Great view from here, just don't look down
It's not as far as heaven, but you might get a glimpse from here. That's if you're prepared to get a peak at hell, too.
Sitting on top of the world while you're at the bottom of it is a neat feat.
It's pretty difficult to get much farther away from London than the Olympic streets of Sydney, but it's possible. A dawn hike up the Sydney Harbour bridge will do it.
Your feet are aimed at London, but your head is in the clouds. It's a gripping event -- a cold hand grips your heart while your own grips the steel that arcs over the choppy water a loooooooong way below, 134 metres below, to be exact.
There are no Olympic points for style. Whimpering is considered bad form.
It was 7 a.m. Monday (early Sunday evening in the Forest City) when Sun Media's Mike Ulmer, photographer Fred Thornhill and I did the bridge climb. Nothing like a little stark terror for some perspective.
You see most of the Olympic sites and in some cases, your own mortality. Ulmer's a guy that gets nervous about heights while wearing thick-soled shoes.
But we prevailed.
So will others who join in one of Australia's newest thrills.
Below, the Babel of new voices and crush of vibrant colours spice the sweep of a modern Sydney prepped and primping for the opening of the Olympic Games later this week. Downtown Sydney and its forest of imposing office towers stand guard over the harbour.
The famous Opera House, it's billowing white segments glistening in the morning sun, sails imperiously silent. A bonfire of controversy during its construction a quarter-century ago, it has become the flagship of Sydney pride.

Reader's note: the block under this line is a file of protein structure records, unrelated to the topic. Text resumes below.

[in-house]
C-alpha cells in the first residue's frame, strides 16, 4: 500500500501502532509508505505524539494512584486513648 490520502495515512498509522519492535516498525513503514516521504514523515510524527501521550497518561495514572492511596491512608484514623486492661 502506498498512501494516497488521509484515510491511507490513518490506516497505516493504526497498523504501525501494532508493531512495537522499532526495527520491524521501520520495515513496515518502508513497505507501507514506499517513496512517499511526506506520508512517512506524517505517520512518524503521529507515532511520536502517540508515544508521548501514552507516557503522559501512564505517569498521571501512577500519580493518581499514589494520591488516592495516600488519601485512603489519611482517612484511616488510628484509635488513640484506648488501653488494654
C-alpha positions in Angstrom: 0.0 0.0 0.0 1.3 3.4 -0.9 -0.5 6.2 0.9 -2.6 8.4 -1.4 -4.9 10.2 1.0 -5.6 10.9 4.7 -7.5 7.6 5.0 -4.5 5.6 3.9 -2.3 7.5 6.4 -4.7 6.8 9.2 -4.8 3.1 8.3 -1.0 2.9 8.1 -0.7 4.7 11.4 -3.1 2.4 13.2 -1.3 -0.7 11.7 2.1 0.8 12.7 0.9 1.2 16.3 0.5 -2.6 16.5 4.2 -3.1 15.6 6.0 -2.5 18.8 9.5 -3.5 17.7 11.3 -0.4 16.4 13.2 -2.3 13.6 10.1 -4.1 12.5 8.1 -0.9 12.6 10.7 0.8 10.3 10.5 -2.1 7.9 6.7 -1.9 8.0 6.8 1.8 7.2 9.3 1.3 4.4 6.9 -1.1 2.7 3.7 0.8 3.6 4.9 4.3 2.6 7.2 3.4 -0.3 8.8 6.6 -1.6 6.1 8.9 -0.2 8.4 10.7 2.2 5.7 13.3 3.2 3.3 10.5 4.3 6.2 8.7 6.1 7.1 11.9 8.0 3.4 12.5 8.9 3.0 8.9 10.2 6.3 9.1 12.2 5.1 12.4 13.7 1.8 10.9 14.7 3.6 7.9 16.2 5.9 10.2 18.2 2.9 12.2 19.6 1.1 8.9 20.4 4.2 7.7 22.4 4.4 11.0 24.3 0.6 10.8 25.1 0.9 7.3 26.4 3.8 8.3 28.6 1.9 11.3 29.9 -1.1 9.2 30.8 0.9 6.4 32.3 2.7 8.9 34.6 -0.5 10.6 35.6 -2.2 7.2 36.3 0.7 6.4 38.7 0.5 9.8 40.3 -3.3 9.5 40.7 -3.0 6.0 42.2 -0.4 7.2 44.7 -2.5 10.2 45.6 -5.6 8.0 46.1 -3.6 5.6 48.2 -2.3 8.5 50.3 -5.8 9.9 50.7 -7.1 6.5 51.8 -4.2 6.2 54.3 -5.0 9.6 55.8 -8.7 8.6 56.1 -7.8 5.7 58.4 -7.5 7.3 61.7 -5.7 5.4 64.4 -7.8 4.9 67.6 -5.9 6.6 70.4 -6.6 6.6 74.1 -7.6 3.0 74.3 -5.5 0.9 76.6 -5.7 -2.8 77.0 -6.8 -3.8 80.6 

Beyond the skyscrapers, the tiled roofs of residences peek up through the palm and eucalyptus. Wide avenues and tiny streets, the veins and capillaries of a broad-shouldered metropolis, rev up through the morning mist during rush-hour traffic and high above it all, a question cannot be evaded.
Will Sydney be struck with hardening of the arteries as the growing trickle of visitors becomes a torrent over the next few days?
Critical as they are, such questions seem mundane to someone on a hike of such Himalayan proportions. A look back at The Rocks, site of the first European settlement here, inspires a thought about the resourcefulness of mankind.
Once a haven for convicts, sailors and street thugs, it now emits the reclaimed glow of tony propriety and a history so alluring to tourists. The flying squad of Toronto 2008 Olympic bidders here is surely taking notes of this and the brick-paved diversification of Darling Harbour for their own waterfront plans.
High above the world's most beautiful harbour, though, Sydney's seductive repose doesn't quite erase reality. Nasty facts intrude. By the time they joined the bridge in 1932 after building from each side, 16 workers had perished. This comes to mind when the breeze rises one knot in the 12-degree morning.
So too, occasionally, does the gold rivet. Myth has it among the 6 million rivets holding it together is one made of solid gold.
A couple of writers and a photographer don't care. It's the 5,999,999 other ones they're concerned about.